10 Cf. P. M. L. A. "Were the Gothic Novels' Gothic?" XXXVI, 1921. 11 See Higginson, Spenser's "Shepherd's Calendar," Columbia Univ. Press, New York, 1912, Ch. II, for a summary of this debate.
12 Aikin, Ed. 1802. Todd, Ed. 1805. Masterman, Ed. 1825. Craik, The Poetry of Spenser, 1845. Child, Ed. 1855. H. J. Todd, Ed. 1861. Collier, Ed. 1862. Th. Keightly is one of the exceptions. See his Life of Spenser, Frazer's Mag., 1859.
13 Grosart in his 1882 Ed. vol. 3, speaking of Spenser's S. C. says, "If once you be put on the alert in reading the early poetry of England, you come on bits of nature-painting and realism touched by the imagination, all unsuspected. . . It is nonsense to date so modernly the 'seeing of' nature. Wordsworth was heir to all the ages." Dowden holds a somewhat similar view, see Poet and Teacher, Grosart Ed., 1882, vol. 1.
14 Others are: Gosse, Essay on English Pastoral Poetry; Palgrave, Essay on Spenser, Grosart Ed., vol. IV, 1882. Palgrave says, " Spenser sees life ... through more than one veil, always, though varyingly conventional in character... Spenser seems unable to present real life except in the guise of allegory . . . Colin Clouts Come Home Again is the exception, ... from its realism and its richness in the details of contemporary life and literature, it deserves and rewards general study."
15 Aubrey de Vere, Essay on Characteristics of Spenser's Poetry; Phil
recent material, published chiefly in the learned periodicals, appears to emphasise rather the interpretation of the allegories, the sources, and the verse-forms, than his local color and diction.16
The critics, then, have largely neglected realistic elements in Spenser's style, but, if realism be allowed its common definition, as anything which deals with fact at first hand as opposed to the mere following of literary convention, it certainly is not lacking in either the Minor Poems or in the Faerie Queene. There are characterizing epithets that show that Spenser was not blind to the people who surrounded him. There are, indeed, six types of realism in the poetry of Spenser: (1) references to rural nature in generalized expression or to more specific places or things; (2) references to rural life; (3) descriptions relating to people of a personal or psychological nature; (4) touches of realism or spots of local color introduced by means of a couple of words; (5) efforts at realism through colloquialisms of rustic conversation (in the Calender), as opposed to the rather formal conversational language of pastoral verse; (6) realistic descriptions, satiric in tone, of court, clerical, and other walks of life, drawn as it would seem from Spenser's personal experience.17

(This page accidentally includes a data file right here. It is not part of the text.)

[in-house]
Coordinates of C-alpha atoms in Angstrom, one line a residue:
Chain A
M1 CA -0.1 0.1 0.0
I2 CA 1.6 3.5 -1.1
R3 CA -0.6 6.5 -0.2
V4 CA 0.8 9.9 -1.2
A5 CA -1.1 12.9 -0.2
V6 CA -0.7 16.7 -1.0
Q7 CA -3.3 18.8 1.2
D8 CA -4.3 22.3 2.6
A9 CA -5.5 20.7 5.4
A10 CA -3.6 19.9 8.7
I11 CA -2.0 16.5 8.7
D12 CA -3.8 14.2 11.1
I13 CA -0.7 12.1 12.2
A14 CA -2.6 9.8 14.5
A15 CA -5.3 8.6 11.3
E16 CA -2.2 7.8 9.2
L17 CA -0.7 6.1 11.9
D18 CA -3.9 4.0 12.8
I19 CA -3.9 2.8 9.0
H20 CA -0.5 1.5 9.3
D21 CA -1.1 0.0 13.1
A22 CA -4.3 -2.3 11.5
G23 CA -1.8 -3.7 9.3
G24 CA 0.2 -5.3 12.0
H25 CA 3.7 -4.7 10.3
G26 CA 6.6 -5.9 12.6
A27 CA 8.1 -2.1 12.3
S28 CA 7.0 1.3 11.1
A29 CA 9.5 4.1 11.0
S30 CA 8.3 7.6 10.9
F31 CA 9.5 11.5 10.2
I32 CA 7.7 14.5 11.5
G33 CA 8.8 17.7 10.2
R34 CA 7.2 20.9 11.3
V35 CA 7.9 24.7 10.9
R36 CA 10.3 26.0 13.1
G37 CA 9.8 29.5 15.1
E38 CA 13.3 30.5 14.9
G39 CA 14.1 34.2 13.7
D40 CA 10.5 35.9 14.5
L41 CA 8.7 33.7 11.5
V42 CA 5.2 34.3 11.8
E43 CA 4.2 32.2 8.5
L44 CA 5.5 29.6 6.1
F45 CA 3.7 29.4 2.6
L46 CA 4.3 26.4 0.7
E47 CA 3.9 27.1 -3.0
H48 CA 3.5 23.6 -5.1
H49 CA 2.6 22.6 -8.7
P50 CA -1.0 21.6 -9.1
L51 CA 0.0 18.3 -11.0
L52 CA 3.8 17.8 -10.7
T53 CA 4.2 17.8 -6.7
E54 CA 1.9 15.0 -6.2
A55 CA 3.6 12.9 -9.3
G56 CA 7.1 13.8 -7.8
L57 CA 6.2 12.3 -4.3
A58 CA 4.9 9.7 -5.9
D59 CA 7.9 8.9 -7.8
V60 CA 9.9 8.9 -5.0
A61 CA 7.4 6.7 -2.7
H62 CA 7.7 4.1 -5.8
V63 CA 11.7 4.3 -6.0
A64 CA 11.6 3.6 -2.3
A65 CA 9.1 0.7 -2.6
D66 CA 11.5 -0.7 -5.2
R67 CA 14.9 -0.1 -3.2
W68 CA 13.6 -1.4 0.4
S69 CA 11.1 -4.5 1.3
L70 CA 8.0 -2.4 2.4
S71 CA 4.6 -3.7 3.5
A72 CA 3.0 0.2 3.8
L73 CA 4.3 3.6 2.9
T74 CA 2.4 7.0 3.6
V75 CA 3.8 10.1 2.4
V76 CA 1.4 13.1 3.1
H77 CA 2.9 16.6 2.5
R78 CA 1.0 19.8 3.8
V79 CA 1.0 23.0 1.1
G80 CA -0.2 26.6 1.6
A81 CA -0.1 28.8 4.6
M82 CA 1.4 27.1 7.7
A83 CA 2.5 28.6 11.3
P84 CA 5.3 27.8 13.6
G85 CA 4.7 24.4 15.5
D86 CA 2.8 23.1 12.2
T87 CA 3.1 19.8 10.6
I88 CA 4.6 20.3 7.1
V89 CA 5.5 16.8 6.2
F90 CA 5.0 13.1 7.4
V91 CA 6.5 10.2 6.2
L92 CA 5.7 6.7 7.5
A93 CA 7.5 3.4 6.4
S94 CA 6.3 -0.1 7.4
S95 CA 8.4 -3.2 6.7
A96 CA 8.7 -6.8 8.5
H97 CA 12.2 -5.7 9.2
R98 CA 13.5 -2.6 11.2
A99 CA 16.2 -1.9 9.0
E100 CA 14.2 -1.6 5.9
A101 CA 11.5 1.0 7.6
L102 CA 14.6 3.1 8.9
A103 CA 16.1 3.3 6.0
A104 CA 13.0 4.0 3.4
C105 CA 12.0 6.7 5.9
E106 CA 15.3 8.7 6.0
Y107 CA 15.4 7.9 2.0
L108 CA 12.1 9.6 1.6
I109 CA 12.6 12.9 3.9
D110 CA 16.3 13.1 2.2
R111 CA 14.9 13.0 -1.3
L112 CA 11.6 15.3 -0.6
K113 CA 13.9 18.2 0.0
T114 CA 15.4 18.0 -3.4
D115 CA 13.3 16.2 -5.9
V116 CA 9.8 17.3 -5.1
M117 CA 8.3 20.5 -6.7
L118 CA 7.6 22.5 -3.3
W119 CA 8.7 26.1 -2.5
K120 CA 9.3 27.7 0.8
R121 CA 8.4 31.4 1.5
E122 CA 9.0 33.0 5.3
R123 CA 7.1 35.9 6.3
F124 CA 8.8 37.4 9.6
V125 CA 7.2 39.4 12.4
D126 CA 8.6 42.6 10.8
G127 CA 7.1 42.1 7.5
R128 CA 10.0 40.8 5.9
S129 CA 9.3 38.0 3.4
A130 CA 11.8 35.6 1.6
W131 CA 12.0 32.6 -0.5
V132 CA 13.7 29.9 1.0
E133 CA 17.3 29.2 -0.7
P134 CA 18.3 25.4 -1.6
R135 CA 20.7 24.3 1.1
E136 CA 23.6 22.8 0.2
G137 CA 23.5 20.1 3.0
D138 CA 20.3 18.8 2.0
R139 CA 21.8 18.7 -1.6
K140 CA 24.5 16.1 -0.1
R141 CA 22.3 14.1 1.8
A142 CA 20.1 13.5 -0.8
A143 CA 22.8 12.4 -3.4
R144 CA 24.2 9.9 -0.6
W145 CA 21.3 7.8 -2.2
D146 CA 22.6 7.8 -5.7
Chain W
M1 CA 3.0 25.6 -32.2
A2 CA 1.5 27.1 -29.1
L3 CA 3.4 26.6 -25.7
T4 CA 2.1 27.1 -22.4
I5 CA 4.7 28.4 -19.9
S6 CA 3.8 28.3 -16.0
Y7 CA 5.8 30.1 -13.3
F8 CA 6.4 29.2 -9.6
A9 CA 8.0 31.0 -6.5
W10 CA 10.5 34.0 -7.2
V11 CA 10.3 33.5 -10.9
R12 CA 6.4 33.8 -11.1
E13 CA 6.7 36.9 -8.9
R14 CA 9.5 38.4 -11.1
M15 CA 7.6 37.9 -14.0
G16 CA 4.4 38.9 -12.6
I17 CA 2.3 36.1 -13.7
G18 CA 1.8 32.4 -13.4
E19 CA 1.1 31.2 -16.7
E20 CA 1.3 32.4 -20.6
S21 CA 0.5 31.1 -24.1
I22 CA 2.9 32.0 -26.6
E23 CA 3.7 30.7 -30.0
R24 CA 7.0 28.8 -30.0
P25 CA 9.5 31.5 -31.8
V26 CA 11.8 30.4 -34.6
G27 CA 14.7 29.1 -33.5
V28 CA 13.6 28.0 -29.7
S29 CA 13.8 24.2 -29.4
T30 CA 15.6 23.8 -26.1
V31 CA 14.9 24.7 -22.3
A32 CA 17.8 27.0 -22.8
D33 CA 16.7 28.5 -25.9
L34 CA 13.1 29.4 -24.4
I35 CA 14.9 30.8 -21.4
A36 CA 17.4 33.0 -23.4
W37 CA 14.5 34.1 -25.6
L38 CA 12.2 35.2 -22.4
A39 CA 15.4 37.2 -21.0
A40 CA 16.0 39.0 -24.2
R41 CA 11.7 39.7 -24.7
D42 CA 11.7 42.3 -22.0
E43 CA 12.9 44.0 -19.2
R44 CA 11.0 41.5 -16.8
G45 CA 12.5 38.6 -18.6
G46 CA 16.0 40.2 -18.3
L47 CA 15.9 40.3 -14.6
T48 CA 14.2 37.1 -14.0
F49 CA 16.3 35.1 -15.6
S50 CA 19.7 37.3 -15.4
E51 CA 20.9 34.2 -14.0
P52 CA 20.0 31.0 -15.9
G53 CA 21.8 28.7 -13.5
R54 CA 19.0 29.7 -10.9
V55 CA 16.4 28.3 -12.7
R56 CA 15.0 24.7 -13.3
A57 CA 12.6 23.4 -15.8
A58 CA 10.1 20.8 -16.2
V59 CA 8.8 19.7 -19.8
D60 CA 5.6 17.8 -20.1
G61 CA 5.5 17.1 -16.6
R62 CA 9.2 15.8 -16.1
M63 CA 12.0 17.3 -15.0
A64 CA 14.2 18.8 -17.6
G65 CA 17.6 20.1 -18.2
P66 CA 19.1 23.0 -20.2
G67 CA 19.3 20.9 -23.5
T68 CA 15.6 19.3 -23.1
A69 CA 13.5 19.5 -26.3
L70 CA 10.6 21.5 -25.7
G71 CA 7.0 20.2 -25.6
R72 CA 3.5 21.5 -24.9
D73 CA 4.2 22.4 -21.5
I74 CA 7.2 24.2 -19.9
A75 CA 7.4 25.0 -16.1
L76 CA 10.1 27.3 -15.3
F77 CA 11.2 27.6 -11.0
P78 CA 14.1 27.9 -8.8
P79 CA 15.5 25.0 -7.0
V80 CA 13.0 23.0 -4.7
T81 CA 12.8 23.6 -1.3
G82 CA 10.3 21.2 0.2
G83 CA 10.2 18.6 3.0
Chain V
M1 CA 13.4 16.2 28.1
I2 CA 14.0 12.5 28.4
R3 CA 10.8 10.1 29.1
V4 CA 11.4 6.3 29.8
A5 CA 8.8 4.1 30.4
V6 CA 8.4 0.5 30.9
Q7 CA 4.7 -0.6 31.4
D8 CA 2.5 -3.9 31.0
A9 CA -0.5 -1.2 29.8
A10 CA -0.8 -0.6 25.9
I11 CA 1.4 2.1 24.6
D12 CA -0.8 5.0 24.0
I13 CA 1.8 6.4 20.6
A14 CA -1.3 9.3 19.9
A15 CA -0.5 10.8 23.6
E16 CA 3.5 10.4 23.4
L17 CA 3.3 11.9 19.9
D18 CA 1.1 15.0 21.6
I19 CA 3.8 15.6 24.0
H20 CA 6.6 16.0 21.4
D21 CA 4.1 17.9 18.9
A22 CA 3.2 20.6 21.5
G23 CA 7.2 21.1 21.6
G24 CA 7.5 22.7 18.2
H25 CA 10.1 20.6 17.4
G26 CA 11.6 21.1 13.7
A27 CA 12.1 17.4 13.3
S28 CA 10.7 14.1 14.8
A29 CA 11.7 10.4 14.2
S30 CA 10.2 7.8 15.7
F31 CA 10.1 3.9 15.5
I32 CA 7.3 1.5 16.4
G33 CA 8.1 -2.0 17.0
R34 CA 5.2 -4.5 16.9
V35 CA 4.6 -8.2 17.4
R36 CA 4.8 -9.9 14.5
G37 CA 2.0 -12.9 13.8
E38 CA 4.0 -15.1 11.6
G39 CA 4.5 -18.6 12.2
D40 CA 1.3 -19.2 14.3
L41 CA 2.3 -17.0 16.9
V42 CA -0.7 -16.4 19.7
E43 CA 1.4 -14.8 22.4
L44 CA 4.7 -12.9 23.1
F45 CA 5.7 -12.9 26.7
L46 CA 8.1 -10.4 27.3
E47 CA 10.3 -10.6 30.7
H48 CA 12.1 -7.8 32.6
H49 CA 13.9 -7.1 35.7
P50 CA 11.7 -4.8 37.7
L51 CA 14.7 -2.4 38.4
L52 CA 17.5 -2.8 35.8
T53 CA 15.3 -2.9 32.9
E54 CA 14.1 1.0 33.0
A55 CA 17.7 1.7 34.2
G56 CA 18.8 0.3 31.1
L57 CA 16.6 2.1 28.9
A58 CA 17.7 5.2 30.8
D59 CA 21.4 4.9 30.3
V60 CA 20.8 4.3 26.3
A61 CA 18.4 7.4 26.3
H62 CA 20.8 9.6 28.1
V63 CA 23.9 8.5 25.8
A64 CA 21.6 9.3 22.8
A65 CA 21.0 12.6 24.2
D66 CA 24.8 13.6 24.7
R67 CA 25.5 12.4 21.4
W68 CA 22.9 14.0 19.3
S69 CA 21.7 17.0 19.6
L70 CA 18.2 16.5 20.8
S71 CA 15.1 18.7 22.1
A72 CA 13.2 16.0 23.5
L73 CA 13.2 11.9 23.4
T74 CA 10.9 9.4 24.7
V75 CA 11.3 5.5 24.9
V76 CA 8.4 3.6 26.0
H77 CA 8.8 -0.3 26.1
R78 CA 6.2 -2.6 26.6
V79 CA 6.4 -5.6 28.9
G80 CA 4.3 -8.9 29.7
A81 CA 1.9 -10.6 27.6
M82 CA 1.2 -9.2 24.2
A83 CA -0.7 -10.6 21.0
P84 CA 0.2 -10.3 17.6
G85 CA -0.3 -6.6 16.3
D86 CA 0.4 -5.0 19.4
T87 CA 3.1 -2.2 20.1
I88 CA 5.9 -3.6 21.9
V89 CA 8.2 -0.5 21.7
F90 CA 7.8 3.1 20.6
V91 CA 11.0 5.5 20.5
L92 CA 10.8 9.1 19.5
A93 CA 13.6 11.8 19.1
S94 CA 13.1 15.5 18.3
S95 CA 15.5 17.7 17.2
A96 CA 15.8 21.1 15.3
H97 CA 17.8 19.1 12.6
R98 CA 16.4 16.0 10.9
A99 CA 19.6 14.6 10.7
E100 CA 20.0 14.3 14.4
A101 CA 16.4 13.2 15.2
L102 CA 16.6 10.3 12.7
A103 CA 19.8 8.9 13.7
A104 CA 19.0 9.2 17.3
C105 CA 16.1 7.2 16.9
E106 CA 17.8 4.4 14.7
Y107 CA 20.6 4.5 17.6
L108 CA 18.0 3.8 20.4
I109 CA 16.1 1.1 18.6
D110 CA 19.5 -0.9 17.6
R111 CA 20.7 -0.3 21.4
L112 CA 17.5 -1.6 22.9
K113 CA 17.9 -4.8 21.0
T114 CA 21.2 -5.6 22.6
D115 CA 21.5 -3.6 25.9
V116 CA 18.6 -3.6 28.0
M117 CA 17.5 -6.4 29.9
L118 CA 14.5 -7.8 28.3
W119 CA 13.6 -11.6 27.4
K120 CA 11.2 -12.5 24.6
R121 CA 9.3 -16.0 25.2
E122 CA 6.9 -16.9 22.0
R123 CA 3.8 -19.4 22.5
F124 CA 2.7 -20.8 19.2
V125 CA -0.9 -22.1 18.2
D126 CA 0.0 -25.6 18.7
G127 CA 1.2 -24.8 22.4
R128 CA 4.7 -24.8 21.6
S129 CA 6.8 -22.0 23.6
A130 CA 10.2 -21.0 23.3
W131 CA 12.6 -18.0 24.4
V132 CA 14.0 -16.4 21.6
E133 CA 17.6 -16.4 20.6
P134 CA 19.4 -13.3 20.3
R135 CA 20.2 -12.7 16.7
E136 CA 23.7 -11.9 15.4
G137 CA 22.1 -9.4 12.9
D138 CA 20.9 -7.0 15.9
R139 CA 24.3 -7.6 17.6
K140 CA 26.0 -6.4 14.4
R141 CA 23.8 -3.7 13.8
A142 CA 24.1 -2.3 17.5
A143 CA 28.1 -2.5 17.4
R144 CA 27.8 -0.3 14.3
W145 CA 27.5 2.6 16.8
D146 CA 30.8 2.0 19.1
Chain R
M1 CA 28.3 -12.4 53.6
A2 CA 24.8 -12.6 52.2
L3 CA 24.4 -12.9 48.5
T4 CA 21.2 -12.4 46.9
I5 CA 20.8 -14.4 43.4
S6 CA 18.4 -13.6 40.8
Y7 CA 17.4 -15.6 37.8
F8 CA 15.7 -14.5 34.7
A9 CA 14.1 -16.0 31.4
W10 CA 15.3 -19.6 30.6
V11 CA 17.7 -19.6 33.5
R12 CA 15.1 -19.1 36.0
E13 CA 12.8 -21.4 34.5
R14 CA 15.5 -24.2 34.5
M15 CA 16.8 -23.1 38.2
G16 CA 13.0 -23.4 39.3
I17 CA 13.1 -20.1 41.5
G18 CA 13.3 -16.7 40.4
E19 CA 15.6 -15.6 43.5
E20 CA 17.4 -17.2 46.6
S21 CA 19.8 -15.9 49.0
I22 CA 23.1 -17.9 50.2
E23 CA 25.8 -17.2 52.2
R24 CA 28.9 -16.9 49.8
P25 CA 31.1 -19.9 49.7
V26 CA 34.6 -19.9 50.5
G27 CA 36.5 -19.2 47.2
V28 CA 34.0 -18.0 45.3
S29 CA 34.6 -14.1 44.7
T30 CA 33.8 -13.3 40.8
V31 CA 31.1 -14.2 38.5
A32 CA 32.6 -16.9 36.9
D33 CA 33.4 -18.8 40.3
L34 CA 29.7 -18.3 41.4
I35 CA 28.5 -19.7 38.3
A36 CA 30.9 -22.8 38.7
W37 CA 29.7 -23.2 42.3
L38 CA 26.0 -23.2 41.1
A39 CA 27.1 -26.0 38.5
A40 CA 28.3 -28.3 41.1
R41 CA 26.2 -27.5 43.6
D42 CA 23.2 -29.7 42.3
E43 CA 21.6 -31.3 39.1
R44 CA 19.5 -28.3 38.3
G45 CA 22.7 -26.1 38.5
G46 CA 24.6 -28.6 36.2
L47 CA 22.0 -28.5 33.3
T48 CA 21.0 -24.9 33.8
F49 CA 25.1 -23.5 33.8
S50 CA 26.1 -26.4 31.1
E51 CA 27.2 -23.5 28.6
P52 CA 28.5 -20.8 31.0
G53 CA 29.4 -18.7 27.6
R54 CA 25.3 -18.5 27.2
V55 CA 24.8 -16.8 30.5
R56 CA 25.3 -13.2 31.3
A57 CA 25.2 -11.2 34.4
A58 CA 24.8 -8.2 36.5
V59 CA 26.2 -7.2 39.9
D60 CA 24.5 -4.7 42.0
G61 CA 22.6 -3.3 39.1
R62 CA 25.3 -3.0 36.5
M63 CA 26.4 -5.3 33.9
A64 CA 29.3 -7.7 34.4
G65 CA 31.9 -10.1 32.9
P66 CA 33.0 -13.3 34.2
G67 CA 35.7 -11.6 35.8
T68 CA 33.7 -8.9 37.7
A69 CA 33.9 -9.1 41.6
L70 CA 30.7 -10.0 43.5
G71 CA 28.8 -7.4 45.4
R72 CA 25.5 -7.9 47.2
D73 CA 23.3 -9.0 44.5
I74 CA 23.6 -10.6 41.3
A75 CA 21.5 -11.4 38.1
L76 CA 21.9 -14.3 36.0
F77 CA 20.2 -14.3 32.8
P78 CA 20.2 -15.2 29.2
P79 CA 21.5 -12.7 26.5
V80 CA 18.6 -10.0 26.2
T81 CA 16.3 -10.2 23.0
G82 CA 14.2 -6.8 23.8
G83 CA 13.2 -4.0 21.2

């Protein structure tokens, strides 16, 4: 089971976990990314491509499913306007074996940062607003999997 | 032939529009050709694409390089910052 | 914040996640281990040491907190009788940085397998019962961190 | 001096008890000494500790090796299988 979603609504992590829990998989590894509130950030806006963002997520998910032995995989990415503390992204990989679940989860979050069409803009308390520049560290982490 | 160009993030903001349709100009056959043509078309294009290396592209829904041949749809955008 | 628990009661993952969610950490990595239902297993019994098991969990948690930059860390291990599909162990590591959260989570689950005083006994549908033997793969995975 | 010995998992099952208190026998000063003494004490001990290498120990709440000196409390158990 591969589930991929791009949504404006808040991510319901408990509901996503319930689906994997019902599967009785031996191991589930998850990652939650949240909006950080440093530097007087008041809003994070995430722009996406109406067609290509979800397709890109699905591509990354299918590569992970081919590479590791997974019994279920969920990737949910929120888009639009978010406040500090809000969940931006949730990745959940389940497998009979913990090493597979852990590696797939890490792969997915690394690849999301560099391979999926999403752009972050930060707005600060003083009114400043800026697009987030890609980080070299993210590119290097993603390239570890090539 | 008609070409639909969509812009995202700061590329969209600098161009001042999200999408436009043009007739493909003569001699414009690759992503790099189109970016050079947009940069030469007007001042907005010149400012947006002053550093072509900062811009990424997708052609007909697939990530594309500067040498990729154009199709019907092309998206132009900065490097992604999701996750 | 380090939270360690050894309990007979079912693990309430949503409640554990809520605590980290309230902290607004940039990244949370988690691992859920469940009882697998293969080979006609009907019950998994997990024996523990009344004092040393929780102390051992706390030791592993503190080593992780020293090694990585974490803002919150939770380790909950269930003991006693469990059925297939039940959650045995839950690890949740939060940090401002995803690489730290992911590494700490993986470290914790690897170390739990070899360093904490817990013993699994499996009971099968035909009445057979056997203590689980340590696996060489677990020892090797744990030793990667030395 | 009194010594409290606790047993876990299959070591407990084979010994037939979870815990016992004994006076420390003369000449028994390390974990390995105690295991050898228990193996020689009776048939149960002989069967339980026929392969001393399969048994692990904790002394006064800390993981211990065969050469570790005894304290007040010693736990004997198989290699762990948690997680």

pot, Essay on Certain Aspects of the "Faerie Queene" and some of the other poetry of Spenser. Philpot remarks that "All is a true picture of life to those who read between the lines. . . The whole is the stuff that dreams are made of, dreams however which give to the body not only of that time, but for all time its form and pressure and which so have in them more reality than most activities can ever have."
10 E. Greenlaw and H. E. Cory hint at realism in Spenser, but do not discuss the matter. E. Greenlaw, Shepherd's Calendar, Pub. of the Mod. Lang. Assoc. of Amer., XXVI, 19 ff. H. E. Cory, Edmund Spenser: A Critical Study: "If the reader will recapture, then, the authentic note of the Shepheardes Calender as of all the poetry of Spenser, he will recover more than the grace the captivating freshness . . the blithe if not confident realism . . . the note of Chaucer . . . which have hitherto hardly been appraised at all. . ." Pp. 47.
17 It is of course very hard to say positively of any given passage in Spenser that it is first-hand realism; a few even of those that seem at first glance to be undoubted examples, prove on further examination to be imitations of passages from other works, or merely literary conventions; the F. Q., 1, 3, 31 would appear at first glance to be first-hand realism, "Much like as when the beaten marinere
That long hath wandred in the ocean wide,